Over 470 million years ago, during the geological period known as the Ordovician, vast oceans dominated the globe. This period saw the rapid emergence of many life forms. In fact, fossil evidence suggests a tremendous expansion of marine life, unparalleled for hundreds-of-millions-of-years.
But what led to this explosion of biodiversity? Scientists now believe it may have been abrupt climatic cooling and the onset of icehouse conditions that lit the fuse.
Many past studies have concluded that a major increase in marine fauna began sometime during the mid-Ordovician. The Great Ordovician Biodiversification Event, as it’s called, forever changed the biological composition and structure of oceans, with the evolution of many animal groups still present today such as jawed fish, corals, and cephalopods. Historical factors responsible for this event, however, have been highly debated.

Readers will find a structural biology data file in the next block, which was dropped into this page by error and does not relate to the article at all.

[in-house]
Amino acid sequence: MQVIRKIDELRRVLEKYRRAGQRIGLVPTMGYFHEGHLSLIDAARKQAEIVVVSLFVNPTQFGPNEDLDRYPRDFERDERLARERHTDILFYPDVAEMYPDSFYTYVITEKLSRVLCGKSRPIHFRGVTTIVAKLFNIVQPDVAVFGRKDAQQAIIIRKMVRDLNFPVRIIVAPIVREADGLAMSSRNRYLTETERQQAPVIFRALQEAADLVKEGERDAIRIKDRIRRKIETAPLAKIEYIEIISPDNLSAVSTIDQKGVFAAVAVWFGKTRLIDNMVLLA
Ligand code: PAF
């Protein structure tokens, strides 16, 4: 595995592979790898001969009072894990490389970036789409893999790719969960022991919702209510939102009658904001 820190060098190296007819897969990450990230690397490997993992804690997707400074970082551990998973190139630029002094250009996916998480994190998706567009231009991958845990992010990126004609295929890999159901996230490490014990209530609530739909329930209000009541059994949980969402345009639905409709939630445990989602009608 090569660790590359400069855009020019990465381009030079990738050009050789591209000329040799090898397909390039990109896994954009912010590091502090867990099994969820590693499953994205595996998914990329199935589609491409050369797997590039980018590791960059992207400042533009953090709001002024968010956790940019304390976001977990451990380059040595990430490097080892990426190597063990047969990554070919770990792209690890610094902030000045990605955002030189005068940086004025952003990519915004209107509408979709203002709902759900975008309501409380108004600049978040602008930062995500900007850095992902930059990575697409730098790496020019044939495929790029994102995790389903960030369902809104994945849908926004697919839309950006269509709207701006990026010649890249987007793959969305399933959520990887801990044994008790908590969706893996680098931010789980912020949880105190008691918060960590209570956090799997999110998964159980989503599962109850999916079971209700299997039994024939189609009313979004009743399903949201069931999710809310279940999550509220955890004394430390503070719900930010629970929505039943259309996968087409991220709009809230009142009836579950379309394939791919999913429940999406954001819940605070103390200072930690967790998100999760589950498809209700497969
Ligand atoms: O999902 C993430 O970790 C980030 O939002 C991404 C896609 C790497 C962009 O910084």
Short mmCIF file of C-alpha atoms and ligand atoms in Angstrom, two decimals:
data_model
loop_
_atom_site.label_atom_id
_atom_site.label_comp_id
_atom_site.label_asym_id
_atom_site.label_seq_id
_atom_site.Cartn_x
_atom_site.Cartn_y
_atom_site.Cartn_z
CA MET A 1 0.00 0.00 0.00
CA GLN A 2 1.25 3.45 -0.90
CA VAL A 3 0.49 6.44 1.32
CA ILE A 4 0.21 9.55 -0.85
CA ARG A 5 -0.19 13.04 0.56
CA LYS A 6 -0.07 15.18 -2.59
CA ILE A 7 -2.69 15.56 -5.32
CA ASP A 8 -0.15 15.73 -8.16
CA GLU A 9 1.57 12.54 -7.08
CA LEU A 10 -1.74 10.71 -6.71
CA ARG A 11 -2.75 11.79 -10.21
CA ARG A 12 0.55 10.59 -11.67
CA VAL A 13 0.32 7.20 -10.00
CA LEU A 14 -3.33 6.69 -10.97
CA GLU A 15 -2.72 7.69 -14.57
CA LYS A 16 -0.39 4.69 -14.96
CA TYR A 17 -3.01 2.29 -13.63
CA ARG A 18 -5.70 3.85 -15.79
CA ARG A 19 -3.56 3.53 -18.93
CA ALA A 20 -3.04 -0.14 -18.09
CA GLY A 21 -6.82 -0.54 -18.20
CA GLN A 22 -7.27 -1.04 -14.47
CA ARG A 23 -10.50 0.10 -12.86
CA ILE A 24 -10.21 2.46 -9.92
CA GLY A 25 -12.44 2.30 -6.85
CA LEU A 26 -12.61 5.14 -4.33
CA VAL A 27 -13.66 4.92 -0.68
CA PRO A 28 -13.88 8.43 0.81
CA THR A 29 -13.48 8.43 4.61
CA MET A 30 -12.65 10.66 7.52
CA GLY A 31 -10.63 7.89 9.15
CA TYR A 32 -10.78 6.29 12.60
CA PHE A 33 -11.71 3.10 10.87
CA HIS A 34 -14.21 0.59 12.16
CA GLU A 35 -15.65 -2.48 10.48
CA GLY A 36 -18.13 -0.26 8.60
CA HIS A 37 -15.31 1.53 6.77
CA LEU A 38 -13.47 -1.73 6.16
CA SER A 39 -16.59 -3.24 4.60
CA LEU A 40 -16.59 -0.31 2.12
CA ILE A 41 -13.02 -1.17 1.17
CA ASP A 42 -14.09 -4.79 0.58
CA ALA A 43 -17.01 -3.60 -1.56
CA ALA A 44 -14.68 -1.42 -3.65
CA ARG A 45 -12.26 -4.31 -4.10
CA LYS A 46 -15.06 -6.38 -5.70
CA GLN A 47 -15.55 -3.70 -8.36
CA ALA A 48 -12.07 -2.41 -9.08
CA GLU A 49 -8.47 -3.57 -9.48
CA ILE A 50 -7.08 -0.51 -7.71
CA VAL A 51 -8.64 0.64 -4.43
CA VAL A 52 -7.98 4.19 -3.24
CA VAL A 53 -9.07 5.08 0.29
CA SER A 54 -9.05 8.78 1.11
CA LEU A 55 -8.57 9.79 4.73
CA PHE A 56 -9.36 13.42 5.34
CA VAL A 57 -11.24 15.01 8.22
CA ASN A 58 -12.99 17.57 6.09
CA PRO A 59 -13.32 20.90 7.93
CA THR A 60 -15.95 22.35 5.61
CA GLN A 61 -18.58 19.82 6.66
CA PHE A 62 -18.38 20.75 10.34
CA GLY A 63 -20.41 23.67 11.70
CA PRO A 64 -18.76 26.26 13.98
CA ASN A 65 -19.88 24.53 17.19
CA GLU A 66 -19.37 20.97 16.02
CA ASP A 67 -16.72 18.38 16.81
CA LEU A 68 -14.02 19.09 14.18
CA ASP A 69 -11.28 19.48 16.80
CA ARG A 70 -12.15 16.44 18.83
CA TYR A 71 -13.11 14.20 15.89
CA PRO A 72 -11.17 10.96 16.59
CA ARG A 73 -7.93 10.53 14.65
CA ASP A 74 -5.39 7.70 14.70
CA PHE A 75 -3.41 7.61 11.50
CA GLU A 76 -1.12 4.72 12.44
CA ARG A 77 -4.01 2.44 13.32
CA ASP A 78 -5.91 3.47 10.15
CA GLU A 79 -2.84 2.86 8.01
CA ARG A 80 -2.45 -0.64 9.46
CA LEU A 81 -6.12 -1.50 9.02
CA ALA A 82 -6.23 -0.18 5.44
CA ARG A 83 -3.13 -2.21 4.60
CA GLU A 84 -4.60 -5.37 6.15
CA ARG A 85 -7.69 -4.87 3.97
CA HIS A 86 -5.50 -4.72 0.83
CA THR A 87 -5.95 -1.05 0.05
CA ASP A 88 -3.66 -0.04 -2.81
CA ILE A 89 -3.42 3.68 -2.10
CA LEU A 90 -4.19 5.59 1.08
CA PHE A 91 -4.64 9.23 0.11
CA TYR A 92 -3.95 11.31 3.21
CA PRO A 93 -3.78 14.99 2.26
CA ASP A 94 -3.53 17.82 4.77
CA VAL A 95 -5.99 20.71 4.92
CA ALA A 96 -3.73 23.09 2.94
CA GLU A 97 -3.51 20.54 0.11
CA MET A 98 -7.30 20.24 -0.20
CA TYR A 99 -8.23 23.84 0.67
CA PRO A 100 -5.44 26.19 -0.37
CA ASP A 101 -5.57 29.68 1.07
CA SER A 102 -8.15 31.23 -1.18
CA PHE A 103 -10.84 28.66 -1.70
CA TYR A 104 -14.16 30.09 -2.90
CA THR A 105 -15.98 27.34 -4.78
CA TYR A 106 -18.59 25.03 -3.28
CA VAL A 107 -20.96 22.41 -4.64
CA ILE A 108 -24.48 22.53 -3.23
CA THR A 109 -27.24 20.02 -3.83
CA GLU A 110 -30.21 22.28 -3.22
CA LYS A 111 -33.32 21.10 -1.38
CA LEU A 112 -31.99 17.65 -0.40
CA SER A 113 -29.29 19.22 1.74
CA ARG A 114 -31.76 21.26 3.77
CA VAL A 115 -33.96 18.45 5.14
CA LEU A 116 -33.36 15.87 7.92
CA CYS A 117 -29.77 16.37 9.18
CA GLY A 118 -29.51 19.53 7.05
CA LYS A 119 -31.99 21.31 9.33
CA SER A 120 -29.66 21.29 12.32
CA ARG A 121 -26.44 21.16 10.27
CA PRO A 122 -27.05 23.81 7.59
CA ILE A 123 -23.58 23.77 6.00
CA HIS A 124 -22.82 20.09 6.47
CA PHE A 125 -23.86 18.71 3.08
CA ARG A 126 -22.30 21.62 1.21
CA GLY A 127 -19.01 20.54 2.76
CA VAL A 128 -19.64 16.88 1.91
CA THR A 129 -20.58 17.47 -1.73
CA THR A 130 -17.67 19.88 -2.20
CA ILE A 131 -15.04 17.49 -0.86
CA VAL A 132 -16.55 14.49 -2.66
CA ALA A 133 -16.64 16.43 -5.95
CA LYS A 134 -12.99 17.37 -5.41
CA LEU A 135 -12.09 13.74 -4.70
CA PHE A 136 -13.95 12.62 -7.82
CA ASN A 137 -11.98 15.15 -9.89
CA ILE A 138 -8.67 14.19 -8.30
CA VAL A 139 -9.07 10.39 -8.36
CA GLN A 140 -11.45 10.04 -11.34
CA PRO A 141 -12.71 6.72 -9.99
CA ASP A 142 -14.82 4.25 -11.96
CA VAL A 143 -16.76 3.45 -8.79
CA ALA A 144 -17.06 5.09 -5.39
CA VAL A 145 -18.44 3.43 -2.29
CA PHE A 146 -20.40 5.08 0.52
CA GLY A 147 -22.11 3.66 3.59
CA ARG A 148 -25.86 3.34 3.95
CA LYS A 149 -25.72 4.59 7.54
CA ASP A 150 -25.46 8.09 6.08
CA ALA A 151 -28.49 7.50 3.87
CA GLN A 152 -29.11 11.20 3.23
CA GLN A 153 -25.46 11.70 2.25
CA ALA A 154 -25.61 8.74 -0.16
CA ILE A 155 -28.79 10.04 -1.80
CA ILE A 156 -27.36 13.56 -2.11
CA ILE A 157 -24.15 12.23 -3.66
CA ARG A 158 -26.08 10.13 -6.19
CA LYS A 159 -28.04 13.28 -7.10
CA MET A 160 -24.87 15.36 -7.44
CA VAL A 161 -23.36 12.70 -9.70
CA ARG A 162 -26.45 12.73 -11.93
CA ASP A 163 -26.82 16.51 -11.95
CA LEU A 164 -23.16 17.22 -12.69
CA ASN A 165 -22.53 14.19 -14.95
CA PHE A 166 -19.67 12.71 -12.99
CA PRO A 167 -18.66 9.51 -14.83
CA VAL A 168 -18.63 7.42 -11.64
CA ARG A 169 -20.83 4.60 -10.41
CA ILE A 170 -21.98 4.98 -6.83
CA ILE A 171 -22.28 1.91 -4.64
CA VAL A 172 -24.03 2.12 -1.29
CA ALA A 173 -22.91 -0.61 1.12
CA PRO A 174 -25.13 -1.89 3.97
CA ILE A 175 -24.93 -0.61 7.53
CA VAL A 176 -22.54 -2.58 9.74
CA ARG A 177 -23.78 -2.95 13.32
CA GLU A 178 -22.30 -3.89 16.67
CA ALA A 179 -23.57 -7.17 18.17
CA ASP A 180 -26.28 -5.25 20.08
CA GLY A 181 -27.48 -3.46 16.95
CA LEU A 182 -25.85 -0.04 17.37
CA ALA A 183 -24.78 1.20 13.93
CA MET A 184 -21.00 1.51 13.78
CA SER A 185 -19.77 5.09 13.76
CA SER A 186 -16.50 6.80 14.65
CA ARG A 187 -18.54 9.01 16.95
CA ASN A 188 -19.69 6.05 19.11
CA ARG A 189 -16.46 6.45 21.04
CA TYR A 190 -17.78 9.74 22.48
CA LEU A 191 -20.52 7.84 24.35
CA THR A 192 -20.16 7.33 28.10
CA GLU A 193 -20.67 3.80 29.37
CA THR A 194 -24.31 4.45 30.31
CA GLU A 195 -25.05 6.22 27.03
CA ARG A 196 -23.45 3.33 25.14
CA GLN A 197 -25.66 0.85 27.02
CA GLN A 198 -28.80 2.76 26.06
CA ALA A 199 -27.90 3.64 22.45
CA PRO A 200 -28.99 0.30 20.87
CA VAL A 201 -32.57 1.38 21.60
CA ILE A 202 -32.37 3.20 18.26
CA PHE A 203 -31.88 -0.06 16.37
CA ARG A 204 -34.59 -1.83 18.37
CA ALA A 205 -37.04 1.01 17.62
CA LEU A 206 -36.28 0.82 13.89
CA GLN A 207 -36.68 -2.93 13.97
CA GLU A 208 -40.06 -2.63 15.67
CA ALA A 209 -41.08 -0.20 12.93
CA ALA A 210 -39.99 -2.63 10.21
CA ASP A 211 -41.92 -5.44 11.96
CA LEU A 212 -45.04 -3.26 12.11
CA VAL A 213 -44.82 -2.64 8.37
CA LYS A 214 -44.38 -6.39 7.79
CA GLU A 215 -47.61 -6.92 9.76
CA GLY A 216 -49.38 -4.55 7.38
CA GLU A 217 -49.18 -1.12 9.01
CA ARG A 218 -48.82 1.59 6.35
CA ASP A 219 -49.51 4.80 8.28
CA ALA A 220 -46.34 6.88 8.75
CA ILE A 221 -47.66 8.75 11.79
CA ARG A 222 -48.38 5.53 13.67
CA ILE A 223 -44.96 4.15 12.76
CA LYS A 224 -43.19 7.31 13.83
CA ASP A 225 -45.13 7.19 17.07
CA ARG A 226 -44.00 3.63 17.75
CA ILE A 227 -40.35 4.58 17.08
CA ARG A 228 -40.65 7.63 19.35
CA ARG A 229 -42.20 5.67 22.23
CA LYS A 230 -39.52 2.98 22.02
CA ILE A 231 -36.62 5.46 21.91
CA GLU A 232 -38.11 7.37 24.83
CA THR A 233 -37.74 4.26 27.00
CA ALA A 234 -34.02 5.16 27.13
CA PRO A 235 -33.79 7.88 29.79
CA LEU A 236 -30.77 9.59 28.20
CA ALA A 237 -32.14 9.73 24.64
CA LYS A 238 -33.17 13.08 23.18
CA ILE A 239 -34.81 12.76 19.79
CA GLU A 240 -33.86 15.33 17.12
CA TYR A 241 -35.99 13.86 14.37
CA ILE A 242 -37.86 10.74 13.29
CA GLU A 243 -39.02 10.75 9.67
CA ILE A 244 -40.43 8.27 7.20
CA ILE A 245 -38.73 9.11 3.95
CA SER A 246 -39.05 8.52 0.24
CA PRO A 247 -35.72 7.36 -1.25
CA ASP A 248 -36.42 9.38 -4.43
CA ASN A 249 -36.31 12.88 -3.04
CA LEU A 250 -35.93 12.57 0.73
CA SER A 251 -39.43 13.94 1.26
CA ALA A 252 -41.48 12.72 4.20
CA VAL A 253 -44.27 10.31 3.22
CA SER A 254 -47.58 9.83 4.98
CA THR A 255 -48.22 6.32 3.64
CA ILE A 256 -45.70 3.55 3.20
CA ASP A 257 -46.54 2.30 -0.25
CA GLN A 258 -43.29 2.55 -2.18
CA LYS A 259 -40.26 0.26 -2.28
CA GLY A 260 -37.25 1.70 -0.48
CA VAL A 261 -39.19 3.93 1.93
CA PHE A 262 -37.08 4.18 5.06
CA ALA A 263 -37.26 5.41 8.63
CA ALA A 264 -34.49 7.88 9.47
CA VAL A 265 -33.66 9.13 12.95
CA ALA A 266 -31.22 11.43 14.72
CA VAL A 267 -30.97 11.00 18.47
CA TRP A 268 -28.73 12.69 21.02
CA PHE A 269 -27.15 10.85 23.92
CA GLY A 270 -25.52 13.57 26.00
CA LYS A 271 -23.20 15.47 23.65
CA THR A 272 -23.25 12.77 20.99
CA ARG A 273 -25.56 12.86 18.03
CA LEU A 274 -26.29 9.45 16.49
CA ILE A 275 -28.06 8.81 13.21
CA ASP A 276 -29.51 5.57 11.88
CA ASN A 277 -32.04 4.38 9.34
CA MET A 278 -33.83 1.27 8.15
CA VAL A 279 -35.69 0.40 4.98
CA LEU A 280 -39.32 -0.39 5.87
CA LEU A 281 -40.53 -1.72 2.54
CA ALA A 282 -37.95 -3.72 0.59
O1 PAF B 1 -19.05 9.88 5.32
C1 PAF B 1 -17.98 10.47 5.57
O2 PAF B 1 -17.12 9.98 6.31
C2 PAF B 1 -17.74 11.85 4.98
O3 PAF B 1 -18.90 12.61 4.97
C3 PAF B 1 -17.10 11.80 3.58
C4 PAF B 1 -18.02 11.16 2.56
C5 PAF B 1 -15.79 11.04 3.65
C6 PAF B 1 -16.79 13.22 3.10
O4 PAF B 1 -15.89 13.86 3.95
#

In an attempt to settle this debate, an international team of researchers collected and analyzed more than 45,000 trilobite and brachiopod fossils from present-day Russia and Estonia. From these, sea-level and climate data were obtained, that enabled the researchers to link the spike in diversity to a sudden drop in global temperature.
It’s likely that the icehouse conditions inferred in this study replaced greenhouse conditions, where ocean temperatures were much higher and, as a result, deep-water oxygen levels much lower.
As temperatures dropped and deep-ocean currents developed, nutrient-rich waters were brought to the surface and oxygen was circulated to the ocean floor. The researchers speculate these important events opened new ecological space, thus driving one of the greatest expansions of marine biodiversity the world has ever seen.